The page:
The wide, universal range of shamanic methods covers in different ways the support, fortification, restoration, and creation of all (influencable) Generalized Resistance Resources (GRRs) in the Salutogenic Model. As presented in some examples, shamanic methods also have the ability to positively influence the three SoC-components manageability, meaningfulness and comprehensibility as well as the SoC directly. While shamanic methods are intentionally aimed at balance and equilibrium, they also raise the SoC and support the client’s move to the health-side of the continuum. The basic congruence between the shamanic work and different forms of psychotherapy is described by different authors.

Both concepts have in common the meaning of culture and beliefs, in Shamanism considered as essential factors in healing (groups of) people, and for Antonovsky, significant contributors to manage tension. In addition the importance of historical, sociocultural, and contextual perspectives are recognized by both.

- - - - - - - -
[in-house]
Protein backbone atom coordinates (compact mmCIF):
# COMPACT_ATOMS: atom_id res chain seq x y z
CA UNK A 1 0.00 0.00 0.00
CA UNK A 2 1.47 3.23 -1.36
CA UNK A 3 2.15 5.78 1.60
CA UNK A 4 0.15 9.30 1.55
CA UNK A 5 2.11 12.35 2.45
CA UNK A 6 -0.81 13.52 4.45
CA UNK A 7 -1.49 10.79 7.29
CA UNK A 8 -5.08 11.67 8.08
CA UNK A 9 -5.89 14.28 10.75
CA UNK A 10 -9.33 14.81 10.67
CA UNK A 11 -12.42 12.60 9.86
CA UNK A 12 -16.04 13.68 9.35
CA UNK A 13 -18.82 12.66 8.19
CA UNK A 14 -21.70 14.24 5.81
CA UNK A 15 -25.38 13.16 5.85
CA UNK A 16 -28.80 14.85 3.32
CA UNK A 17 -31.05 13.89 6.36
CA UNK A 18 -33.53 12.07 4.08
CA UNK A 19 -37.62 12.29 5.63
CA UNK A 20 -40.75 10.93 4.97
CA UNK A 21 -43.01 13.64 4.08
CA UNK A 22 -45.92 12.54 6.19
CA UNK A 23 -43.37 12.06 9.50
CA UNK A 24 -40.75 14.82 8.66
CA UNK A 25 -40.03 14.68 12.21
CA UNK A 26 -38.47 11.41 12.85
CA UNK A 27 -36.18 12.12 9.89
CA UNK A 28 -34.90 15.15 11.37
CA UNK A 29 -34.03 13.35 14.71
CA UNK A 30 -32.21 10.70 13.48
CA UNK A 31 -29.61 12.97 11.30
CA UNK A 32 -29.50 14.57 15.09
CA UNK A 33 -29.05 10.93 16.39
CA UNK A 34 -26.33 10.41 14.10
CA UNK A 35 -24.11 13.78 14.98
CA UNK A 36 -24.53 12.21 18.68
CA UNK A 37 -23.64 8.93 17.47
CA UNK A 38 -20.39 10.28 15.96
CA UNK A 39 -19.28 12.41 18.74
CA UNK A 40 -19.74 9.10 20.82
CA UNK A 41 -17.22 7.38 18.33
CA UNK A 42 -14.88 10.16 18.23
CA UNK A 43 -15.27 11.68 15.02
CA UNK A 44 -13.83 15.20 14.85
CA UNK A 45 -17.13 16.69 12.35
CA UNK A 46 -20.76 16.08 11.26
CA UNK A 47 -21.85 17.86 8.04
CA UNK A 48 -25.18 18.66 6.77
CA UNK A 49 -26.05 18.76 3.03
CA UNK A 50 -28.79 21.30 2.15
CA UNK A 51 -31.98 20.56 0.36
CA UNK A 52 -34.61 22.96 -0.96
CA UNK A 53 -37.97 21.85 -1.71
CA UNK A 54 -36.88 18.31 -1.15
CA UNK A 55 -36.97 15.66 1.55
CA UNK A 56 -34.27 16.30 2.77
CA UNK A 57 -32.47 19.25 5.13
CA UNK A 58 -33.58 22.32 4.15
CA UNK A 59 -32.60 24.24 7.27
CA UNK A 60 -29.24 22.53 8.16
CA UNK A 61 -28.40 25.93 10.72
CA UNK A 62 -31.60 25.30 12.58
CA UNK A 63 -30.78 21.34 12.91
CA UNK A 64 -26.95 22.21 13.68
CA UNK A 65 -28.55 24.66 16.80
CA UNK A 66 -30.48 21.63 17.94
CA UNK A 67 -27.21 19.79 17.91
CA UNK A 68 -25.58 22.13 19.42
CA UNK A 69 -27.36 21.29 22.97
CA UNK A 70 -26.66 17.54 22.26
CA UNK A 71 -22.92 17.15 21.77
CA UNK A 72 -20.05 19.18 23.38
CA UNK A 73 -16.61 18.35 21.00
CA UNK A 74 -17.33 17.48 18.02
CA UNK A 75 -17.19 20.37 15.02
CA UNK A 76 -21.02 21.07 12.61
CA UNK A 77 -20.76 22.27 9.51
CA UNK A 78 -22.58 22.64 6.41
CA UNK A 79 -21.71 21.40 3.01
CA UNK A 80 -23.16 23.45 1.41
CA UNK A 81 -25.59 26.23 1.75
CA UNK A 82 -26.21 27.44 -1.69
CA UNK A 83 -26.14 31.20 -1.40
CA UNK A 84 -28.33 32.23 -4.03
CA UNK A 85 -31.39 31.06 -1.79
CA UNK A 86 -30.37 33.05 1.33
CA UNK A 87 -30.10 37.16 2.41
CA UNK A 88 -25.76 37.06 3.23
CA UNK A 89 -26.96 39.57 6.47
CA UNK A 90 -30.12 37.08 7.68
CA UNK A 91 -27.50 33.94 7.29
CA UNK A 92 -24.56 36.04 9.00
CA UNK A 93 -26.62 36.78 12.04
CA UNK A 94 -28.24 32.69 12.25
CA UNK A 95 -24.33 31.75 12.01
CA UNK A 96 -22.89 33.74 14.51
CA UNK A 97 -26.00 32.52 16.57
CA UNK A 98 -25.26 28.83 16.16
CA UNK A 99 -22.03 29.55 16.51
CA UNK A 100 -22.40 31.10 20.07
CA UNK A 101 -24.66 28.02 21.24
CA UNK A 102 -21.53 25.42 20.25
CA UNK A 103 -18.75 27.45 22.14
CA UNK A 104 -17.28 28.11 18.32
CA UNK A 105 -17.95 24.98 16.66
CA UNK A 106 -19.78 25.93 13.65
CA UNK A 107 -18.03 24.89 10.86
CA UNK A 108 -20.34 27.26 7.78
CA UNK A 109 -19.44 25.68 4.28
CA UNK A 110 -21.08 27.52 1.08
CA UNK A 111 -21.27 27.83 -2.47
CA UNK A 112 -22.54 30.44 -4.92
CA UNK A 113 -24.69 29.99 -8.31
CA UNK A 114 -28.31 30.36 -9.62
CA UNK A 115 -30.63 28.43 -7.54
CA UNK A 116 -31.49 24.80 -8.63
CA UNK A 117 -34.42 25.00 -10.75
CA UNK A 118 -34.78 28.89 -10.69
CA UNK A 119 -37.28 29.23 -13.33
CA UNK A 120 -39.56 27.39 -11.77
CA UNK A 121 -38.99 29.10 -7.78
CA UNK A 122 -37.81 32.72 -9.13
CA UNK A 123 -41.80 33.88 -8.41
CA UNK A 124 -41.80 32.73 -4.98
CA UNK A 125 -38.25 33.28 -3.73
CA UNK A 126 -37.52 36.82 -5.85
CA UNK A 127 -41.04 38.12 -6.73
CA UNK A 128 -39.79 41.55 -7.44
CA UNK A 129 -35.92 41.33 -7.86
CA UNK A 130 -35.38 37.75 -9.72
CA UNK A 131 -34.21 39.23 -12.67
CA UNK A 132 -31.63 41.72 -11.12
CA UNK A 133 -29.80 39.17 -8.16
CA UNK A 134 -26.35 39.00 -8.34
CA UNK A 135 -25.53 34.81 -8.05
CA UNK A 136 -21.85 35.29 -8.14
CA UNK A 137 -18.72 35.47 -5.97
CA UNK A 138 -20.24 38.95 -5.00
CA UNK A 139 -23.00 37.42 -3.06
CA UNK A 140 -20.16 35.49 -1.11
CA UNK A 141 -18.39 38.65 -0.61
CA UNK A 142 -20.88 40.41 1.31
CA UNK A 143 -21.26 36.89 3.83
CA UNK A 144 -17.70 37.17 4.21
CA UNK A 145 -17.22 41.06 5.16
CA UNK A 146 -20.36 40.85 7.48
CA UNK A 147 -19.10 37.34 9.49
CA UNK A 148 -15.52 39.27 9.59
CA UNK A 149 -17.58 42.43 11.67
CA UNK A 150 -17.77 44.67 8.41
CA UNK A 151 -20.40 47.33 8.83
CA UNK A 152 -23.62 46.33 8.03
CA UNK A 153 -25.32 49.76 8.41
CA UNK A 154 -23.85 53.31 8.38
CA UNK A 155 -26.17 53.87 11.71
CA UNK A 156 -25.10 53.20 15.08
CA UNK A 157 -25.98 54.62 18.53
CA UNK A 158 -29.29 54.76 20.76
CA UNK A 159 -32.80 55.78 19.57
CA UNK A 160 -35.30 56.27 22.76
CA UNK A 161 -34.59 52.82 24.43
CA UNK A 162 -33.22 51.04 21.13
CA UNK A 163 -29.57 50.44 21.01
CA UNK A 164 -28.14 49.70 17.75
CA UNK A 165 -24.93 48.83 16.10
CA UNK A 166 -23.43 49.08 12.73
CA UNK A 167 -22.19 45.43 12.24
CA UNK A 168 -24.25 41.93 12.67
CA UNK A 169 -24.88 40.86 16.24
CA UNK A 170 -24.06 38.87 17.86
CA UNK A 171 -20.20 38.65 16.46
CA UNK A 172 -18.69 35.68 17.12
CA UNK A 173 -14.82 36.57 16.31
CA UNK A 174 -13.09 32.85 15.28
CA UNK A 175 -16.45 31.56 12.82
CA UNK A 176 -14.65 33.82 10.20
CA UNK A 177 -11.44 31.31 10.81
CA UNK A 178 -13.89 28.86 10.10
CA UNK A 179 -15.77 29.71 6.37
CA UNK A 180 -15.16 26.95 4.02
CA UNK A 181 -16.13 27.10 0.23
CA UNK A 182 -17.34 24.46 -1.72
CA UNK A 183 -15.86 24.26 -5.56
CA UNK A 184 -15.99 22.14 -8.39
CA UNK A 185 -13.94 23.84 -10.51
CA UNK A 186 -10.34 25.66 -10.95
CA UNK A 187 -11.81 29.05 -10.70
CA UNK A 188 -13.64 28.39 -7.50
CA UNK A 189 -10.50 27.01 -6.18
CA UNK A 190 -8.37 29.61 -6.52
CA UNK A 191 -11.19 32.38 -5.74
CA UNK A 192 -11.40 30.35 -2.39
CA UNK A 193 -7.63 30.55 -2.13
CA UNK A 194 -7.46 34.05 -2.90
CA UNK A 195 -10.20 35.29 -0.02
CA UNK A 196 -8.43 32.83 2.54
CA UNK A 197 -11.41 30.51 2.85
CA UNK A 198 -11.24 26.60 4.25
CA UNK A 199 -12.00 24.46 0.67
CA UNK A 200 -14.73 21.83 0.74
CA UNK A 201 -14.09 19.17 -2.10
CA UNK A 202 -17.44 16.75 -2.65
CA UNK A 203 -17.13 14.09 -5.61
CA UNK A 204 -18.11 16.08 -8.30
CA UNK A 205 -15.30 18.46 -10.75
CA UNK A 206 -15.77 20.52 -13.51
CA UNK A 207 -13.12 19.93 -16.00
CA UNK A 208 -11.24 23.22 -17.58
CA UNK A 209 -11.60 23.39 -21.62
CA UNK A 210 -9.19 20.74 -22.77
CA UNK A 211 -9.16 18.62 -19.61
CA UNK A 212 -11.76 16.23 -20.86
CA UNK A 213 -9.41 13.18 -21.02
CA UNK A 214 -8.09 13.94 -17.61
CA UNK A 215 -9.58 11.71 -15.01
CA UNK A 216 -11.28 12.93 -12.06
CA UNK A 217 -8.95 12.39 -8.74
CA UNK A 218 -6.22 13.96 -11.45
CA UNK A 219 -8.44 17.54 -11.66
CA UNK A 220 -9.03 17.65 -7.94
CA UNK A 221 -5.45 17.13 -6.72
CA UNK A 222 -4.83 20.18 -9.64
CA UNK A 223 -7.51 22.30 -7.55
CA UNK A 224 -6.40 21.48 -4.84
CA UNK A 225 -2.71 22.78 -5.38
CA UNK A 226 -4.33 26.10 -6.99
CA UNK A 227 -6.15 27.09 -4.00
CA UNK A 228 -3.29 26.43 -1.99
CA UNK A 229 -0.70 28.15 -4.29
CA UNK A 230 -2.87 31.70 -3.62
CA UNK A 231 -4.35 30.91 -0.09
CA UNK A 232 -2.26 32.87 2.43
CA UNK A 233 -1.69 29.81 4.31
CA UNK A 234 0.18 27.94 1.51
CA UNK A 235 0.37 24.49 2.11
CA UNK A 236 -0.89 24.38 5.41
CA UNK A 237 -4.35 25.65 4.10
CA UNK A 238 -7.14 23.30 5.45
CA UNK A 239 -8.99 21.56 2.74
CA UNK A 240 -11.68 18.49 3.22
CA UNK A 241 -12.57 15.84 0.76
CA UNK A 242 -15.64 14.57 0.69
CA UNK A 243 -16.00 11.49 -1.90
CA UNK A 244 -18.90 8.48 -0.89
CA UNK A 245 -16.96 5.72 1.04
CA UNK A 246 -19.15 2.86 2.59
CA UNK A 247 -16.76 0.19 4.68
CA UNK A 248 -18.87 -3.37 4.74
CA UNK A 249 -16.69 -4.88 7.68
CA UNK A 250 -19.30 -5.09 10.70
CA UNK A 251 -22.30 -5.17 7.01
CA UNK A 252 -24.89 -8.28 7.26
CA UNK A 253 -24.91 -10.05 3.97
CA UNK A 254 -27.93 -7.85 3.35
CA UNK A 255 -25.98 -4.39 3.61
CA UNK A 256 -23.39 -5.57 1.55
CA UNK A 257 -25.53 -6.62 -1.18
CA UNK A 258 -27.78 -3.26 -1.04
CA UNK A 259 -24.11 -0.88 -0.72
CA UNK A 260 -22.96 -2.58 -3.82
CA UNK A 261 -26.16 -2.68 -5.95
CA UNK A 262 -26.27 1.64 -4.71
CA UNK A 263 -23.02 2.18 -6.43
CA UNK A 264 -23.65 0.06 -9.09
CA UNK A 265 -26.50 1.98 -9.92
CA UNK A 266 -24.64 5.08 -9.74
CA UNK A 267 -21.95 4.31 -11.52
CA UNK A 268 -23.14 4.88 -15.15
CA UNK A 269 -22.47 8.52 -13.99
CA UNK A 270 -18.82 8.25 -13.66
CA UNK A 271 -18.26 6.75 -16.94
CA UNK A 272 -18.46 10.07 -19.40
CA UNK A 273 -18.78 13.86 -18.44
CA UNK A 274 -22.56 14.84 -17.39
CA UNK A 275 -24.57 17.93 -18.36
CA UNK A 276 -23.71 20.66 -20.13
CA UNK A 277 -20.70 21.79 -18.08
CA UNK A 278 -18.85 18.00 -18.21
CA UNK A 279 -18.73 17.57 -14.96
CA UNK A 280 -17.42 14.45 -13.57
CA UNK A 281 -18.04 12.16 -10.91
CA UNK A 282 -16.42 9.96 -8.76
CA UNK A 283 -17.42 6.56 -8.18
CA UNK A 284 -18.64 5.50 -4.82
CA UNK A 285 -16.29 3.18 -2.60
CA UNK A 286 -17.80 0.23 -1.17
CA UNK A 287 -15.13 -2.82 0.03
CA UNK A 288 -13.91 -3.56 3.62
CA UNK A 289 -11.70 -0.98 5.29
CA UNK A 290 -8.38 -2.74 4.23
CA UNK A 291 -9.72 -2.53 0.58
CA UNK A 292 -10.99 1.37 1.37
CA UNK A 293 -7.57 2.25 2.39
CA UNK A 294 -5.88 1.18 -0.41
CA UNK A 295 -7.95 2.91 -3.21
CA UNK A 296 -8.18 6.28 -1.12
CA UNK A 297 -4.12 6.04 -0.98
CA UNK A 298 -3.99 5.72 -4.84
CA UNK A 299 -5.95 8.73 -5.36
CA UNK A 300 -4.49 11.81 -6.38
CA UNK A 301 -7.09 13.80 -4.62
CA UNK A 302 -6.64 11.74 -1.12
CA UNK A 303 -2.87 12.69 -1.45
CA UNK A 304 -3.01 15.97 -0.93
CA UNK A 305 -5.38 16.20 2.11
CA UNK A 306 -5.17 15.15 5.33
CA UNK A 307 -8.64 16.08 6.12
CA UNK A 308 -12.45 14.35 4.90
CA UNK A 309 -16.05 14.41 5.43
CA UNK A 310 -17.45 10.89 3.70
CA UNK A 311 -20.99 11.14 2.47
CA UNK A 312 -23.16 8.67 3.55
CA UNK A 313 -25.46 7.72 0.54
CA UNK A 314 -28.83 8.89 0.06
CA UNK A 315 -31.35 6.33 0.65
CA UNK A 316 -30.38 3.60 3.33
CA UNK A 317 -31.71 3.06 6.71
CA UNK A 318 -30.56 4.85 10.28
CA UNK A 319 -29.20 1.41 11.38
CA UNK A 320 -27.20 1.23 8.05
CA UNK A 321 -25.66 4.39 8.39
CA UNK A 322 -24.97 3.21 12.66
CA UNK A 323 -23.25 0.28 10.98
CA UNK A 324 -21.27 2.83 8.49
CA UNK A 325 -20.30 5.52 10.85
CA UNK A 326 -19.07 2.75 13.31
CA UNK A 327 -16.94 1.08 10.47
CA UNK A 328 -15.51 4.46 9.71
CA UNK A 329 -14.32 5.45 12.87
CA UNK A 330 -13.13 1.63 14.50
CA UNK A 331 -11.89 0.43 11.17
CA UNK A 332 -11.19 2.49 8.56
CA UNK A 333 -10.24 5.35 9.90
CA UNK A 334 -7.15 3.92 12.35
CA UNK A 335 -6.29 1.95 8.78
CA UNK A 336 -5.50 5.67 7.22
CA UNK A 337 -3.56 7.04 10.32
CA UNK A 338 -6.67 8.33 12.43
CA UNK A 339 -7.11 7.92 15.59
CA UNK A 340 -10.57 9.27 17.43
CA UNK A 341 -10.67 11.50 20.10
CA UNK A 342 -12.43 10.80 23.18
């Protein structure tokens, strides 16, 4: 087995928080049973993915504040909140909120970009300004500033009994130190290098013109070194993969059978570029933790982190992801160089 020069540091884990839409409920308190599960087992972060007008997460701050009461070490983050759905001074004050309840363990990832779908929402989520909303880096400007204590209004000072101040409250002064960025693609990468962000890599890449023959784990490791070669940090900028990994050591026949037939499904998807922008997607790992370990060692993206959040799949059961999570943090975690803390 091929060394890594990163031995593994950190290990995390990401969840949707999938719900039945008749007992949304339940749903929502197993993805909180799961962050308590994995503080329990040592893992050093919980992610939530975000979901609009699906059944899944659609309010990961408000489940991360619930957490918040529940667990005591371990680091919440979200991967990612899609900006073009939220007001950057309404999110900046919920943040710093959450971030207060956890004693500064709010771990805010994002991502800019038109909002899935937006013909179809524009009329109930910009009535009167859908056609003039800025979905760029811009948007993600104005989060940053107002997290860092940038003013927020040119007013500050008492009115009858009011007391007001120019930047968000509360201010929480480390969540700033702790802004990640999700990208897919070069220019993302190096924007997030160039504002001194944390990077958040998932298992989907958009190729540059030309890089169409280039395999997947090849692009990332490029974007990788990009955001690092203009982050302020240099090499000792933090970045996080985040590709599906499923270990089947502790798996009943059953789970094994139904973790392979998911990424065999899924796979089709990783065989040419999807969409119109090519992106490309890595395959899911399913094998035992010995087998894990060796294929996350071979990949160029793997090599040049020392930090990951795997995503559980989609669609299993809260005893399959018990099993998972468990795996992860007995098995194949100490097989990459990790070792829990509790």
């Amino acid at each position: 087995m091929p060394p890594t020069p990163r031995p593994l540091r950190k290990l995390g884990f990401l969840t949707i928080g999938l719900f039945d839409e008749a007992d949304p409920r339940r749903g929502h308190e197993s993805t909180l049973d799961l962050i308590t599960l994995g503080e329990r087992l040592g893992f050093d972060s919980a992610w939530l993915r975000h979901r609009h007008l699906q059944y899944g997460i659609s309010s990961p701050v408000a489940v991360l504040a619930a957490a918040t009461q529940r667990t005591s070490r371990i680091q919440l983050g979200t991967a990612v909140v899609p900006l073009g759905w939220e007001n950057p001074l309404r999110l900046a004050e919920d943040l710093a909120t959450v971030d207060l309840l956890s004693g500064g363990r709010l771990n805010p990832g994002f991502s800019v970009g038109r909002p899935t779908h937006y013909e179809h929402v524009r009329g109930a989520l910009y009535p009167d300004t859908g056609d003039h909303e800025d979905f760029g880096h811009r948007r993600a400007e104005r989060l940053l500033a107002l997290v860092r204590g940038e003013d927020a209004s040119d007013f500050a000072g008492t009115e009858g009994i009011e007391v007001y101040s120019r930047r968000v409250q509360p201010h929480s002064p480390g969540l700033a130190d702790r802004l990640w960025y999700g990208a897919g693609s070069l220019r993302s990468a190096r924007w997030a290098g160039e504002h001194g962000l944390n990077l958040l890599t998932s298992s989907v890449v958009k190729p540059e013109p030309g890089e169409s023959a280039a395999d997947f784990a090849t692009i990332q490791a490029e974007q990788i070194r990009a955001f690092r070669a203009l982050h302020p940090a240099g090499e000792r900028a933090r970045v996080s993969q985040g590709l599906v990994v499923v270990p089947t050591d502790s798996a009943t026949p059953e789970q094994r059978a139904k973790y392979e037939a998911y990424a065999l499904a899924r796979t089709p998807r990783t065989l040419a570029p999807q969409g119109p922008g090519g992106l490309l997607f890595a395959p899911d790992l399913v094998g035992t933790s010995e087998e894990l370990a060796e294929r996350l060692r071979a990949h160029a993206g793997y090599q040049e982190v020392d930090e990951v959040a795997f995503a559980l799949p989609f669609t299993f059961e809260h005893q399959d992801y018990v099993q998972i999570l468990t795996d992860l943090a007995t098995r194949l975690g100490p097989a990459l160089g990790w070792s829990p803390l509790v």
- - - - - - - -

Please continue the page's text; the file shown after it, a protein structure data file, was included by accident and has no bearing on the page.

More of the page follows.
My initial question, ‘are there salutogenic principles used in old, traditional cultures described as Shamanism?’ is answered: The comparison of both concepts shows an amazing congruence in many aspects. The main elements of Shamanism not only include every basic aspect of Antonowsky’s model but go much farther and beyond. Therefore, I can show with this thesis, that Antonovsky’s concept is the place “where the circle [Shamanism] and tangent lines [Salutogenesis] meet” (Deloria, 1970, cited in Lowery, 1998, p. 129).

Further questions raised in this thesis are: ‘Does Shamanism have a value in the salutogenic sense and could shamanic practice also be used as an applied salutogenic methodology in order to prevent illness and to restore health? Could Shamanism as an applicable salutogenic methodology be used for the benefit of us Westerners, who basically lost our shamanic traditions and culture?’ My conclusion is, that Shamanism, the ancient healing tradition, that works on the physical, psychological and spiritual aspects of the human condition, enables the practical application of Salutogenesis for the precaution and restoration of health, wellness and balance in life. My hope is that hindrances in our Western society – like lack of acceptance and rejection and suppression of our inner worlds – can be overcome. A growing number of anthropologists and other researchers of Shamanism who are mostly practitioners themselves already make this knowledge and methods accessible for the ‘Western mind’.